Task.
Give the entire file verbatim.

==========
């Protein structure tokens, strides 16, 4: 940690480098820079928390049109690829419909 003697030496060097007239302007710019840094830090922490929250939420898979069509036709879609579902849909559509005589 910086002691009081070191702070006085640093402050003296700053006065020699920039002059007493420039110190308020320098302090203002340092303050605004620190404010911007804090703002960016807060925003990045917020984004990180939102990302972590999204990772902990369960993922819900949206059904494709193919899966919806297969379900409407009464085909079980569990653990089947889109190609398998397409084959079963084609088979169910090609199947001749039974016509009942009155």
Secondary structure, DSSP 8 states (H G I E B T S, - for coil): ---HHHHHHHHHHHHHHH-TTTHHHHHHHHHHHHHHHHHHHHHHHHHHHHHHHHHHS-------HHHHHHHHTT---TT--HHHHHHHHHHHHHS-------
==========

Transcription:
């Protein structure tokens, strides 16, 4: 940690480098820079928390049109690829419909 003697030496060097007239302007710019840094830090922490929250939420898979069509036709879609579902849909559509005589 910086002691009081070191702070006085640093402050003296700053006065020699920039002059007493420039110190308020320098302090203002340092303050605004620190404010911007804090703002960016807060925003990045917020984004990180939102990302972590999204990772902990369960993922819900949206059904494709193919899966919806297969379900409407009464085909079980569990653990089947889109190609398998397409084959079963084609088979169910090609199947001749039974016509009942009155």
Secondary structure, DSSP 8 states (H G I E B T S, - for coil): ---HHHHHHHHHHHHHHH-TTTHHHHHHHHHHHHHHHHHHHHHHHHHHHHHHHHHHS-------HHHHHHHHTT---TT--HHHHHHHHHHHHHS-------